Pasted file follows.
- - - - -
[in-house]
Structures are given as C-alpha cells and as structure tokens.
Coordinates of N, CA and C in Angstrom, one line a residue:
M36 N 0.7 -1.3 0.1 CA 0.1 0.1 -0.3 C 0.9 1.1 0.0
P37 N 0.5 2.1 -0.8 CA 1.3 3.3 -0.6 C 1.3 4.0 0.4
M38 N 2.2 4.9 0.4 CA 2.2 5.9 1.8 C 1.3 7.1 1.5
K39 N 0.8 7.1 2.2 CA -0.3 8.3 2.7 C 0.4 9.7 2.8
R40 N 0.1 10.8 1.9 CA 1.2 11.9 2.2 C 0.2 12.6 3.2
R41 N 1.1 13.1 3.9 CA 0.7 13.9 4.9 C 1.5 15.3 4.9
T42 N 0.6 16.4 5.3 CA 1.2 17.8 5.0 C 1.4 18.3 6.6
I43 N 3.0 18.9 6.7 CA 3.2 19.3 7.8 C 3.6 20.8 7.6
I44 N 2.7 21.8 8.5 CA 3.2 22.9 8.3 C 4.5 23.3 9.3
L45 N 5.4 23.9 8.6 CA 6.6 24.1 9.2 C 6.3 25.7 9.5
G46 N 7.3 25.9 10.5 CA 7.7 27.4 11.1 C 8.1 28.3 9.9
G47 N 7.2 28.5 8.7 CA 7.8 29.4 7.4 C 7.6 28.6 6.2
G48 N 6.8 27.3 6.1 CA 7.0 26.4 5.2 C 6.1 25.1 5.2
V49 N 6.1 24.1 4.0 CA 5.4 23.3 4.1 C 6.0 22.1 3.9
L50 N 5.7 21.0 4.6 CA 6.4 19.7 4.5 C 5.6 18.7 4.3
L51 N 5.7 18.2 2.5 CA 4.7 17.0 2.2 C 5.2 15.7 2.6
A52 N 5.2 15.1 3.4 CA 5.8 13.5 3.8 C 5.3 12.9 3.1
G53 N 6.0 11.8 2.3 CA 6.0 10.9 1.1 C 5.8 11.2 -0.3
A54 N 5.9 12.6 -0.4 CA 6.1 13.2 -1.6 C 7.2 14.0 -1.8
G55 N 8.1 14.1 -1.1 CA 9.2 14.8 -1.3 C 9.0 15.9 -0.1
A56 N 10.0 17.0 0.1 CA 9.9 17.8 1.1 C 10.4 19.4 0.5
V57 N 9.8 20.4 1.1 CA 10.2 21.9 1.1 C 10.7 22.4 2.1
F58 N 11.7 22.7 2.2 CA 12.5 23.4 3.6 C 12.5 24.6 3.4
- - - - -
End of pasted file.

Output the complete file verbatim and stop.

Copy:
[in-house]
Structures are given as C-alpha cells and as structure tokens.
Coordinates of N, CA and C in Angstrom, one line a residue:
M36 N 0.7 -1.3 0.1 CA 0.1 0.1 -0.3 C 0.9 1.1 0.0
P37 N 0.5 2.1 -0.8 CA 1.3 3.3 -0.6 C 1.3 4.0 0.4
M38 N 2.2 4.9 0.4 CA 2.2 5.9 1.8 C 1.3 7.1 1.5
K39 N 0.8 7.1 2.2 CA -0.3 8.3 2.7 C 0.4 9.7 2.8
R40 N 0.1 10.8 1.9 CA 1.2 11.9 2.2 C 0.2 12.6 3.2
R41 N 1.1 13.1 3.9 CA 0.7 13.9 4.9 C 1.5 15.3 4.9
T42 N 0.6 16.4 5.3 CA 1.2 17.8 5.0 C 1.4 18.3 6.6
I43 N 3.0 18.9 6.7 CA 3.2 19.3 7.8 C 3.6 20.8 7.6
I44 N 2.7 21.8 8.5 CA 3.2 22.9 8.3 C 4.5 23.3 9.3
L45 N 5.4 23.9 8.6 CA 6.6 24.1 9.2 C 6.3 25.7 9.5
G46 N 7.3 25.9 10.5 CA 7.7 27.4 11.1 C 8.1 28.3 9.9
G47 N 7.2 28.5 8.7 CA 7.8 29.4 7.4 C 7.6 28.6 6.2
G48 N 6.8 27.3 6.1 CA 7.0 26.4 5.2 C 6.1 25.1 5.2
V49 N 6.1 24.1 4.0 CA 5.4 23.3 4.1 C 6.0 22.1 3.9
L50 N 5.7 21.0 4.6 CA 6.4 19.7 4.5 C 5.6 18.7 4.3
L51 N 5.7 18.2 2.5 CA 4.7 17.0 2.2 C 5.2 15.7 2.6
A52 N 5.2 15.1 3.4 CA 5.8 13.5 3.8 C 5.3 12.9 3.1
G53 N 6.0 11.8 2.3 CA 6.0 10.9 1.1 C 5.8 11.2 -0.3
A54 N 5.9 12.6 -0.4 CA 6.1 13.2 -1.6 C 7.2 14.0 -1.8
G55 N 8.1 14.1 -1.1 CA 9.2 14.8 -1.3 C 9.0 15.9 -0.1
A56 N 10.0 17.0 0.1 CA 9.9 17.8 1.1 C 10.4 19.4 0.5
V57 N 9.8 20.4 1.1 CA 10.2 21.9 1.1 C 10.7 22.4 2.1
F58 N 11.7 22.7 2.2 CA 12.5 23.4 3.6 C 12.5 24.6 3.4